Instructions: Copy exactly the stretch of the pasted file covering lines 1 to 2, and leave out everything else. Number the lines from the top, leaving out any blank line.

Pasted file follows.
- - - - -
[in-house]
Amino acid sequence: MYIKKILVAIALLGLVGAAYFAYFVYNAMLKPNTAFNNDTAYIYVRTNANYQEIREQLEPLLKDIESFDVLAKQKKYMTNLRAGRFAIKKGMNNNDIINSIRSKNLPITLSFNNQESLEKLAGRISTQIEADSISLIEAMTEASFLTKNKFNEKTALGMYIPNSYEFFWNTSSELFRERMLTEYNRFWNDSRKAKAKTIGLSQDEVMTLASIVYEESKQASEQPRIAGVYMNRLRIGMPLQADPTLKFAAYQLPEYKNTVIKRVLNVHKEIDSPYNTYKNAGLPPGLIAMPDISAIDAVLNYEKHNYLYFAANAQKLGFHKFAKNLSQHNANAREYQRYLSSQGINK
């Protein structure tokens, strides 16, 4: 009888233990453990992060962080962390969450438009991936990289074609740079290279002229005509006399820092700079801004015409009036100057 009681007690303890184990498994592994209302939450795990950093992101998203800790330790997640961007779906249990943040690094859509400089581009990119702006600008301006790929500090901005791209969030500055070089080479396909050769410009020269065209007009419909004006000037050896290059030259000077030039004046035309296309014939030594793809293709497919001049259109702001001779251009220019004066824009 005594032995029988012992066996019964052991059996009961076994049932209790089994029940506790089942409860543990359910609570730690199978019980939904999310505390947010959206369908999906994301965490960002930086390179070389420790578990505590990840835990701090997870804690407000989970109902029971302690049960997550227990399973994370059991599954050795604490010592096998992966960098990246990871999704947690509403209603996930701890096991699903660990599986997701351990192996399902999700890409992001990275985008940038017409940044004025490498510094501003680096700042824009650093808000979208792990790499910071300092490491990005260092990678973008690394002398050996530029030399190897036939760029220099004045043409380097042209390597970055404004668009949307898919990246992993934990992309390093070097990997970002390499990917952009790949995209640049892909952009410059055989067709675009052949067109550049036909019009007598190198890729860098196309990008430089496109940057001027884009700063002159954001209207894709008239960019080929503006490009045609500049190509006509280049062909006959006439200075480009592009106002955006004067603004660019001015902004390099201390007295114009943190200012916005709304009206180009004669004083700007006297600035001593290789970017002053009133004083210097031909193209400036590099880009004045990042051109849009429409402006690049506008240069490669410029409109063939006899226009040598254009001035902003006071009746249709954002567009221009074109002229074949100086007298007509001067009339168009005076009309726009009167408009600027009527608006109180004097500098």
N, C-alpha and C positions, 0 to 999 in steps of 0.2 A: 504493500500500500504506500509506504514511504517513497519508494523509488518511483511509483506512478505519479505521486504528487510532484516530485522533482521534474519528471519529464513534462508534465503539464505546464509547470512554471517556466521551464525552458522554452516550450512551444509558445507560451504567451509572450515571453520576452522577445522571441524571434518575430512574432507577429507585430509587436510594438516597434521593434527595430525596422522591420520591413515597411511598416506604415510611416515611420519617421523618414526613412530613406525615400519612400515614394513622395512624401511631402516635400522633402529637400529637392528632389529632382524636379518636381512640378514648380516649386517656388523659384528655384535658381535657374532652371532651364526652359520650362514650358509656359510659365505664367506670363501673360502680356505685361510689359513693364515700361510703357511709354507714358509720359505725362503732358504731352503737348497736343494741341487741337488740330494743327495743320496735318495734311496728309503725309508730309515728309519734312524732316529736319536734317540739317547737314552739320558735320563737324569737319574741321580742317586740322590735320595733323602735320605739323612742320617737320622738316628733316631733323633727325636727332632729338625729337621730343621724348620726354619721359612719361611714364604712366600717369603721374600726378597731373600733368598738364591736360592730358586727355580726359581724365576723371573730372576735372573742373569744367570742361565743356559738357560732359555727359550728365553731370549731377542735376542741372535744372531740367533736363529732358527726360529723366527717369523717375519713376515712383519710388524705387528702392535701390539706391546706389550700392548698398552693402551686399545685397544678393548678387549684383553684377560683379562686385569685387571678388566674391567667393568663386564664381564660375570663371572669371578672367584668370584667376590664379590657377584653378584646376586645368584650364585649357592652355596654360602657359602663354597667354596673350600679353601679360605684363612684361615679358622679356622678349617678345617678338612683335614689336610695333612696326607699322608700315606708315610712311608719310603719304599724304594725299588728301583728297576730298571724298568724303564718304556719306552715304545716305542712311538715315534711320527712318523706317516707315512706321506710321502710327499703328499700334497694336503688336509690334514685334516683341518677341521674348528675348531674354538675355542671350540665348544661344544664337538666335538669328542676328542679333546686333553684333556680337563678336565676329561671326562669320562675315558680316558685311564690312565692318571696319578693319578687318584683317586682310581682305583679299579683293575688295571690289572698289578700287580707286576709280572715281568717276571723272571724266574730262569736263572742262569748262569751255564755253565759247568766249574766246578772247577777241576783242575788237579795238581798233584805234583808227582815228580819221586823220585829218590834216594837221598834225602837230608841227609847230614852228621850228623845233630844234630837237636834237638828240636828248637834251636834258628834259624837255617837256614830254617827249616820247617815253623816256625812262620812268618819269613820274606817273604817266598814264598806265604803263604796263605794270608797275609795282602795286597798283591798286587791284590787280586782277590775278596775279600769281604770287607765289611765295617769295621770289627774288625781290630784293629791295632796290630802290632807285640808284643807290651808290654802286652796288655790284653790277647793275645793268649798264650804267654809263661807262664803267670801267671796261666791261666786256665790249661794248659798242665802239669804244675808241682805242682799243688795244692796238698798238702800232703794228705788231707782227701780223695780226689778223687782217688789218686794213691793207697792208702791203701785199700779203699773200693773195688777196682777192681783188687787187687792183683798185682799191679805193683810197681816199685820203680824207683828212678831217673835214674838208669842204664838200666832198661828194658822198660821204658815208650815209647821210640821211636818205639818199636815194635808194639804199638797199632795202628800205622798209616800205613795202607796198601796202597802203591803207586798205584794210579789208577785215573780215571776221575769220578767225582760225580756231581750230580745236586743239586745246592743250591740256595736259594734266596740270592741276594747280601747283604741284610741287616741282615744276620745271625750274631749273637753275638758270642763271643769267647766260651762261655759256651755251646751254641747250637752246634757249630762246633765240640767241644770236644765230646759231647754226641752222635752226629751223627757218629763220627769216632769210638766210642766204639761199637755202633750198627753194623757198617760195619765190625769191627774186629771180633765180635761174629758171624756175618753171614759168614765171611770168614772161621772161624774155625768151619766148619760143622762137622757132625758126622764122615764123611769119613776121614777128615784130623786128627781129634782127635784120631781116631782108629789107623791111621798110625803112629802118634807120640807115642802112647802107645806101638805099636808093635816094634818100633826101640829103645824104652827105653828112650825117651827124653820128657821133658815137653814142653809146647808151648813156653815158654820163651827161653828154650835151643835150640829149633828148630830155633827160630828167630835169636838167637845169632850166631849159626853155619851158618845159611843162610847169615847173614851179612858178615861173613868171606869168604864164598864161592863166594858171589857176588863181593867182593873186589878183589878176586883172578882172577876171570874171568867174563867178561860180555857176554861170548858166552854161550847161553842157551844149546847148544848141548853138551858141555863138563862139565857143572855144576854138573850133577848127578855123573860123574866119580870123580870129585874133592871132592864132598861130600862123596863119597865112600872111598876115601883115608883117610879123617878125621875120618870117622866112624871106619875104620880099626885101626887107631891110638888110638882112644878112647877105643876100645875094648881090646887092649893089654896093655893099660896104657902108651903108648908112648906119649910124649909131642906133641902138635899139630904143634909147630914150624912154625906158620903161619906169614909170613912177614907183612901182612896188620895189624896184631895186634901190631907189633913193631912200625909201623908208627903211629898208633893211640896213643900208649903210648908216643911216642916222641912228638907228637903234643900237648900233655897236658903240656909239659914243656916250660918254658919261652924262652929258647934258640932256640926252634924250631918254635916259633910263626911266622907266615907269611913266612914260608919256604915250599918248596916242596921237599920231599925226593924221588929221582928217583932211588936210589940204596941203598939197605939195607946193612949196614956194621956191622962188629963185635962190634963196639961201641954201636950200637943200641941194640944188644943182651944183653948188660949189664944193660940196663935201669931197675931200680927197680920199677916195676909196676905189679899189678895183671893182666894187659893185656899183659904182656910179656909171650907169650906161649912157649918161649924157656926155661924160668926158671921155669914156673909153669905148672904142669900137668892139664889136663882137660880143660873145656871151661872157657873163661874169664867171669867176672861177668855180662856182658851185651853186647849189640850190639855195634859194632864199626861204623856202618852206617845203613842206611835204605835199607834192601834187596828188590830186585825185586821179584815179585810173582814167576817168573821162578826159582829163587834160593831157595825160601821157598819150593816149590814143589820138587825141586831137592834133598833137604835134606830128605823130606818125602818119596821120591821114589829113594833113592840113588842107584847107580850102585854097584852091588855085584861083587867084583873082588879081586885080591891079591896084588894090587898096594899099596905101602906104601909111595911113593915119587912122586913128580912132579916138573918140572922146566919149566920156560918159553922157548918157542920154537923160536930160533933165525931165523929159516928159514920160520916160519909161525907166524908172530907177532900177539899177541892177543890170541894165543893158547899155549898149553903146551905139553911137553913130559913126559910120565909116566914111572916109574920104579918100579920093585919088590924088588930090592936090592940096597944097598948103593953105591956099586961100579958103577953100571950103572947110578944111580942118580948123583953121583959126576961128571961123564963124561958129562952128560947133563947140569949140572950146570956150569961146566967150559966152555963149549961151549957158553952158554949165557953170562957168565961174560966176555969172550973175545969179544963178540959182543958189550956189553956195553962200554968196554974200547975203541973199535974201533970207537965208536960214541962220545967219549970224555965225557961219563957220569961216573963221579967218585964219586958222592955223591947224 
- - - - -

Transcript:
[in-house]
Amino acid sequence: MYIKKILVAIALLGLVGAAYFAYFVYNAMLKPNTAFNNDTAYIYVRTNANYQEIREQLEPLLKDIESFDVLAKQKKYMTNLRAGRFAIKKGMNNNDIINSIRSKNLPITLSFNNQESLEKLAGRISTQIEADSISLIEAMTEASFLTKNKFNEKTALGMYIPNSYEFFWNTSSELFRERMLTEYNRFWNDSRKAKAKTIGLSQDEVMTLASIVYEESKQASEQPRIAGVYMNRLRIGMPLQADPTLKFAAYQLPEYKNTVIKRVLNVHKEIDSPYNTYKNAGLPPGLIAMPDISAIDAVLNYEKHNYLYFAANAQKLGFHKFAKNLSQHNANAREYQRYLSSQGINK